Mexican Modernism – Furniture Design in Mexico – Part # 5

Cuban-born furniture and interior designer Clara Porset is best known for her modern designs inspired by the local traditions of Mexico, her adopted homeland. Her many design interpretations on the “butaque”, a low, graceful type of chair, part of Mexico´s popular culture, was her trademark. In a similar vein, an …

Mexican Modernism – Furniture Design in Mexico – Part # 4

William Spratling was an American-born silversmith and artist, best-known for his influence on 20th century Mexican silver design. He established a model for the artistic development and growth of the silver industry in Taxco and deserves the title “Father of Contemporary Mexican Silver”. Spratling visited Mexico for the first time …

Mexican Modernism – Furniture Design in Mexico – Part # 3

José Mendoza was a Mexican designer who ran a foundry in Mexico City under the registered trade name of “Pepe Mendoza”. The Mendoza “taller” produced brass decorative hardware, extravagant lamps, some tables and bronze accessories. His work is characterized by a cloisonné-type/enamel technique, Mendoza´s designs were mostly based upon pre-Columbian …

Mexican Modernism – Furniture Design in Mexico – Part # 2

Juan O’Gorman, famous Mexican painter, muralist and architect. Juan was the elder son of an Irish mining engineer and painter who settled down in Mexico back in 1895. O’Gorman was one of first Mexican architects to break with traditional Mexican style. Influenced by Le Corbusier and other European Modernists, he …

Mexican Modernism – Furniture Design in Mexico – Part # 1

Mexico was a fertile ground for modernist architecture in the 1940’s, 1950’s and 1960’s. While the United States was adhering to a Soviet-style official architecture, Mexico — looking to express a progressive new identity after its revolution — had gone entirely modern. Starting in the late 1940’s public building projects …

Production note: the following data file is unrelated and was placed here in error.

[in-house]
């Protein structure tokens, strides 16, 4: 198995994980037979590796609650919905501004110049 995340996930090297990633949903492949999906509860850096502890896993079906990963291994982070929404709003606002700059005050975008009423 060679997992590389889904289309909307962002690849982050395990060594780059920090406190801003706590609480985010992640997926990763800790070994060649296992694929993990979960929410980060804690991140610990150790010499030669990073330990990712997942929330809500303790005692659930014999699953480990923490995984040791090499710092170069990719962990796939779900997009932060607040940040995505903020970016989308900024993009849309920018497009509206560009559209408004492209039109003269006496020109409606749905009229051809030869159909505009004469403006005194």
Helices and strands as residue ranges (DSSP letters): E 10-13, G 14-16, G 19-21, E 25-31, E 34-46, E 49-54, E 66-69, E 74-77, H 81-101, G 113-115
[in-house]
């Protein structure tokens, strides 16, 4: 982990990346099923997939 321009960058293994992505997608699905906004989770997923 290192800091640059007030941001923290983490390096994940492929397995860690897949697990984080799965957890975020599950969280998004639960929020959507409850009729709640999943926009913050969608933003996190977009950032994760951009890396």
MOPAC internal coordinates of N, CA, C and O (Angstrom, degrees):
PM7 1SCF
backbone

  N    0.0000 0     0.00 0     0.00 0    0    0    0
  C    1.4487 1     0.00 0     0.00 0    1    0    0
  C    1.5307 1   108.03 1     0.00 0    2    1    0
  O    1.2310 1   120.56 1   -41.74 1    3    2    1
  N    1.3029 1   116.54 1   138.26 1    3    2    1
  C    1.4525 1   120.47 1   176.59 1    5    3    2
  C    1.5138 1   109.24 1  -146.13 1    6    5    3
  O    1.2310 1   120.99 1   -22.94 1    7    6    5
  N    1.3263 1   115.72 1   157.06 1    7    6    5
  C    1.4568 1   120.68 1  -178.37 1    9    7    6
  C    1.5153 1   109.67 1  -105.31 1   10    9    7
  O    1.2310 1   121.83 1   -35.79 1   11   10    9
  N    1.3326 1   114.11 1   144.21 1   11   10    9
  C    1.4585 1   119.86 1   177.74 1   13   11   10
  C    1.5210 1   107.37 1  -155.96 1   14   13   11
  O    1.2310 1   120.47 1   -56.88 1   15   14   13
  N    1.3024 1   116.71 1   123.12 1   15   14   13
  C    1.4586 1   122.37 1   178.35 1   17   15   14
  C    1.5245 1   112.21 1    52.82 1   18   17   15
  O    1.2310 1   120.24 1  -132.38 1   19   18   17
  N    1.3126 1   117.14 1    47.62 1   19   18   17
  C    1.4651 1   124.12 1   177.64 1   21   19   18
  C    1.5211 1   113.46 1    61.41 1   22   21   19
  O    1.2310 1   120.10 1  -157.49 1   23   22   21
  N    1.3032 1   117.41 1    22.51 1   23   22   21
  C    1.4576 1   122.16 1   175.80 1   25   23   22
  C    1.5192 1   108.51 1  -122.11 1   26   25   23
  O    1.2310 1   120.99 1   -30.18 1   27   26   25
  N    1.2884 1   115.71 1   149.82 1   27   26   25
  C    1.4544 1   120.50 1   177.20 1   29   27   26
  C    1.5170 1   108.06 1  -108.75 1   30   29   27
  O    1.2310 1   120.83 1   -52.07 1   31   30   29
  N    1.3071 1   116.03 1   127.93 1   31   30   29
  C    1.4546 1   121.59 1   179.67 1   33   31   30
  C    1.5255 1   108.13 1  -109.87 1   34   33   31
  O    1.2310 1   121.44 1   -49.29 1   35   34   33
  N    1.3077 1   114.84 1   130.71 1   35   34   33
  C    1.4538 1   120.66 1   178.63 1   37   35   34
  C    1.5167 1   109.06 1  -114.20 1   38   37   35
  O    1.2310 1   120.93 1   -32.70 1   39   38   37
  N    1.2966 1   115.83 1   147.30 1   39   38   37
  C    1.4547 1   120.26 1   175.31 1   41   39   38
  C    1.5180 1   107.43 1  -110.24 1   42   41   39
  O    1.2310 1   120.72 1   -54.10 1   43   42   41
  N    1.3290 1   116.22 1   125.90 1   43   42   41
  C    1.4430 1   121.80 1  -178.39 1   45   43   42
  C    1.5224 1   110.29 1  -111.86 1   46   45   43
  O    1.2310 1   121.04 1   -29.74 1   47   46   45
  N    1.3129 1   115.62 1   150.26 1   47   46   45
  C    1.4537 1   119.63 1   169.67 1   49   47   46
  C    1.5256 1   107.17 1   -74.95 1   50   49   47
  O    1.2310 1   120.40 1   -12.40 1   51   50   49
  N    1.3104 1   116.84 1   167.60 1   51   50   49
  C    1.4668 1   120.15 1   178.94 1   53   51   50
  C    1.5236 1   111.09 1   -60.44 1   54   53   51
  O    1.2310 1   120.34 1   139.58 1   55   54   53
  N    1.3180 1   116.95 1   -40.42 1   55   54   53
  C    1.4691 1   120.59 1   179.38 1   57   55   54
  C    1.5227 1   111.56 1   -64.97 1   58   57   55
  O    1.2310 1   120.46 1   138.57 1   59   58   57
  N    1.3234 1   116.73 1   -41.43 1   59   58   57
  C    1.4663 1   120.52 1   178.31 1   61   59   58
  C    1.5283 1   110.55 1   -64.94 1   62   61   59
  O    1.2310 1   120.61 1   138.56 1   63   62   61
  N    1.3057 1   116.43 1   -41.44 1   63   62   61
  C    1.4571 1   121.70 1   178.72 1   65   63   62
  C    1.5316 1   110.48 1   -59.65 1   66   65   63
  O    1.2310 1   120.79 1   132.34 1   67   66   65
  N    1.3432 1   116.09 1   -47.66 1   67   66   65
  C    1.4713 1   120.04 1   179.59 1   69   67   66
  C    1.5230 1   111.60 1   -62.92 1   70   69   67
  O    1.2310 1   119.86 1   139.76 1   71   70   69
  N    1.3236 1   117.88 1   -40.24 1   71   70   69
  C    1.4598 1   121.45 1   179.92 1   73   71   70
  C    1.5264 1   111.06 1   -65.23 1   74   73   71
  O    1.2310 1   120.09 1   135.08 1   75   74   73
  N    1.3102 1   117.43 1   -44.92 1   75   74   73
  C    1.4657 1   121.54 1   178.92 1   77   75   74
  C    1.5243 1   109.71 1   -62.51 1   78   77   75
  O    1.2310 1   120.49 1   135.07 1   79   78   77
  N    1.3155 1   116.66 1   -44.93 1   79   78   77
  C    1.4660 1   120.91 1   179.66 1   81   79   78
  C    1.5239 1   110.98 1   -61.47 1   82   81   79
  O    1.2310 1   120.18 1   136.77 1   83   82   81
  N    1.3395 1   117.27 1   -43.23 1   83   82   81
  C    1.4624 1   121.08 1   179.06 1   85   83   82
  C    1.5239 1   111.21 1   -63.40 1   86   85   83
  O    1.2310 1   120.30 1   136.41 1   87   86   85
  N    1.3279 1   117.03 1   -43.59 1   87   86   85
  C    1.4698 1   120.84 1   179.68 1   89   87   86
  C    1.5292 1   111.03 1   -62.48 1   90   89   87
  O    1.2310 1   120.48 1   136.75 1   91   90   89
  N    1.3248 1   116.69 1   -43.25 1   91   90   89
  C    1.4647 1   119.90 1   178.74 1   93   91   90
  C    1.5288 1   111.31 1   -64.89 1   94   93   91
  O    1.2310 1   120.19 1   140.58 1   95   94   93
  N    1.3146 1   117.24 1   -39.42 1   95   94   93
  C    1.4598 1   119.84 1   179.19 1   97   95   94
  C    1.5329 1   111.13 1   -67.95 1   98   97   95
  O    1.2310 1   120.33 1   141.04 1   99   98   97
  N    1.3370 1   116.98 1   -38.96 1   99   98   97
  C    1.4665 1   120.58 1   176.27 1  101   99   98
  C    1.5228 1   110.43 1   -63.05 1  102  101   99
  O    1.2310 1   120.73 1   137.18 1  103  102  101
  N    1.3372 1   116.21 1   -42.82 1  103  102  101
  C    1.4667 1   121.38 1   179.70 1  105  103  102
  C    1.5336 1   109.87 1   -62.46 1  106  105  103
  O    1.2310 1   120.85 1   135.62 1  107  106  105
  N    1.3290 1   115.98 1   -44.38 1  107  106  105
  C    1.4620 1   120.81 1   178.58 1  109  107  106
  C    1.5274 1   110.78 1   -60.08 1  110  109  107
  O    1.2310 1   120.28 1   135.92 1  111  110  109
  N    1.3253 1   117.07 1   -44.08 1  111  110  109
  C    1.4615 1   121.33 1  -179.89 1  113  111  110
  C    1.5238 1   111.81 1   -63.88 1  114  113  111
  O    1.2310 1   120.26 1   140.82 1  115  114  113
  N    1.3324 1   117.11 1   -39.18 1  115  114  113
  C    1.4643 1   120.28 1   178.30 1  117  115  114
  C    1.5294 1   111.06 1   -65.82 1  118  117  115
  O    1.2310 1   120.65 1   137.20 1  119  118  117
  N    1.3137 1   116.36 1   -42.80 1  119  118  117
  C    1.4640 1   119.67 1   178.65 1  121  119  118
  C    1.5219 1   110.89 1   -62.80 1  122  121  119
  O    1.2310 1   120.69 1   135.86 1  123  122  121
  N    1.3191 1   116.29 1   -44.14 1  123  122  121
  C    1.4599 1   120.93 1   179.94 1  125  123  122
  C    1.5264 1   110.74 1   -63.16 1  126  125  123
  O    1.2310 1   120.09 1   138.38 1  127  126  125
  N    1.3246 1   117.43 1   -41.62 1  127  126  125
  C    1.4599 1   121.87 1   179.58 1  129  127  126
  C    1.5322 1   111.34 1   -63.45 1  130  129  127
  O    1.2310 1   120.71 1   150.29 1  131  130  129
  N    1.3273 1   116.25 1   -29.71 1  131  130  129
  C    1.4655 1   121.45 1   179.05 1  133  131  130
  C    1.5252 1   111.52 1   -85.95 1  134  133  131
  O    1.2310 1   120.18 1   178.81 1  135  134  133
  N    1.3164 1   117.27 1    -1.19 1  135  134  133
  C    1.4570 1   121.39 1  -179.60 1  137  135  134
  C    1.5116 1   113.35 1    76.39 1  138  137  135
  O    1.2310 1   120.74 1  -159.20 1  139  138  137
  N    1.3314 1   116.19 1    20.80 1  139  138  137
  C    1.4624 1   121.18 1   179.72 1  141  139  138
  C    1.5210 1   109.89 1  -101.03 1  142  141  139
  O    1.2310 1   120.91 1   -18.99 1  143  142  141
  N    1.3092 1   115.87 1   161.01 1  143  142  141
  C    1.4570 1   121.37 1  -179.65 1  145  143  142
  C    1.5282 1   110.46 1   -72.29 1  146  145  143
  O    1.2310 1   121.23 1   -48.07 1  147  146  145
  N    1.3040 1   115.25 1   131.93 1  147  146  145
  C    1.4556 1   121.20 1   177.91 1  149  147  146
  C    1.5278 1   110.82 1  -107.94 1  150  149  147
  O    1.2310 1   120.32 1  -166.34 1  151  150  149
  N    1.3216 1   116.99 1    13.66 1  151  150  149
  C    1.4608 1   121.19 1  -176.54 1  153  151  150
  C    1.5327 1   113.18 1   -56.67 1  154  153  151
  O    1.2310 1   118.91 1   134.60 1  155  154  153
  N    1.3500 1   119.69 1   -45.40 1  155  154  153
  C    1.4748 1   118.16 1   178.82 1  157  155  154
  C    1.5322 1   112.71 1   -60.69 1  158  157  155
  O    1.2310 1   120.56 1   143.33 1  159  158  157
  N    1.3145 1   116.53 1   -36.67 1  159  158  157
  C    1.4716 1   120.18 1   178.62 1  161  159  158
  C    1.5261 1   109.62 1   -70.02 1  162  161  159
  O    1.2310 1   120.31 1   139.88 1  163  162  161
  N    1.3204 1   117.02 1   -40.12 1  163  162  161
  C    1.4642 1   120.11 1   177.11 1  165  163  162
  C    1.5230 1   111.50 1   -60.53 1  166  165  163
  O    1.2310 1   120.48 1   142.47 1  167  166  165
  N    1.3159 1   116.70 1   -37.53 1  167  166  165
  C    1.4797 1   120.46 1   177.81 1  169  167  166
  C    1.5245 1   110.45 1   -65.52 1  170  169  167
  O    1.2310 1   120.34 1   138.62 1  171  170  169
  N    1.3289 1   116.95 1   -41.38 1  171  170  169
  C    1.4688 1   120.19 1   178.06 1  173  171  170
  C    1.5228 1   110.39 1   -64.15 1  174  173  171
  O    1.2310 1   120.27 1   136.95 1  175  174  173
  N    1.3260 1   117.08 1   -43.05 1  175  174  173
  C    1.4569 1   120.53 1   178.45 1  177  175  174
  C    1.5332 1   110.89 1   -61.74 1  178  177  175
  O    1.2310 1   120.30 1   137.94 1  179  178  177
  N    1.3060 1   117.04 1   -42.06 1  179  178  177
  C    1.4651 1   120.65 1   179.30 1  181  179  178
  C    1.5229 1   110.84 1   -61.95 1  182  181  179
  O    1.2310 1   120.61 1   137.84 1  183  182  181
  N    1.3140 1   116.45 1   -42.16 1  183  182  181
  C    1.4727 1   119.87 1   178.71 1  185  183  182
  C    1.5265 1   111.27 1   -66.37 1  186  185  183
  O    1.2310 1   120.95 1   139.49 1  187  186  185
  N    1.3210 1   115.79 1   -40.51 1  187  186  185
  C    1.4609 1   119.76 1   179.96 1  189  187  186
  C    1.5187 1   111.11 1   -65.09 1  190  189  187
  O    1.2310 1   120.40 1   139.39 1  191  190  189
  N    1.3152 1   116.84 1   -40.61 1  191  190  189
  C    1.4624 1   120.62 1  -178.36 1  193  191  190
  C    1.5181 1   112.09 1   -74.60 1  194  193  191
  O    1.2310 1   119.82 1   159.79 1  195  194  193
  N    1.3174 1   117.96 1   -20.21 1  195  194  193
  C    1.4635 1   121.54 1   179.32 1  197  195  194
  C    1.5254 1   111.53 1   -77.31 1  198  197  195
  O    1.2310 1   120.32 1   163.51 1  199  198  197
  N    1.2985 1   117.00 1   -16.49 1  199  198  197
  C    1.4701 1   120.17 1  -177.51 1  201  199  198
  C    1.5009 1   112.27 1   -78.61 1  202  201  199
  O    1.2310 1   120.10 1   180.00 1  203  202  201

Collecting Don´s wooden sculptures

Collecting Don´s sculptures in wood can be very exciting and entertaining. Through the years I accumulated quite a few pieces and I enjoy very much having them around. Don inspired himself from Mexican folklore and designed remarkable pieces that would represent bats, scorpions and other symbolic animals from the Mexican …

Building up an icon (mass produced) – Part #15

In my previous post about this series I introduced the terms “Scandinavian Design” (which includes Denmark, Norway, Sweden Finland) and “Danish Modern”. Today, the subject will be “Swedish Modern”. This term first became current in the 1930’s when modern Swedish design was becoming increasingly well known in Europe and …

Brazilian Modernism: Furniture Design in Brazil – Part #2

continues from Part # 1 Considered one of the founding fathers of Brazilian design, Sergio Rodrigues, is still producing some of his best known designs. The roots of Rodrigues’ work lies in his use of traditional raw materials such as jacaranda, eucalyptus, peroba and imbuia woods to create icons of …

Brazilian Modernism: Furniture Design in Brazil – Part #1

When Le Corbusier visited Rio de Janeiro for the first time in 1929, his impression was that Brazil was a fascinating country but rather provincial. Although he gave a few lectures, these were reserved for a privileged, highly educated circle that was able to follow his talks in French. Lucio …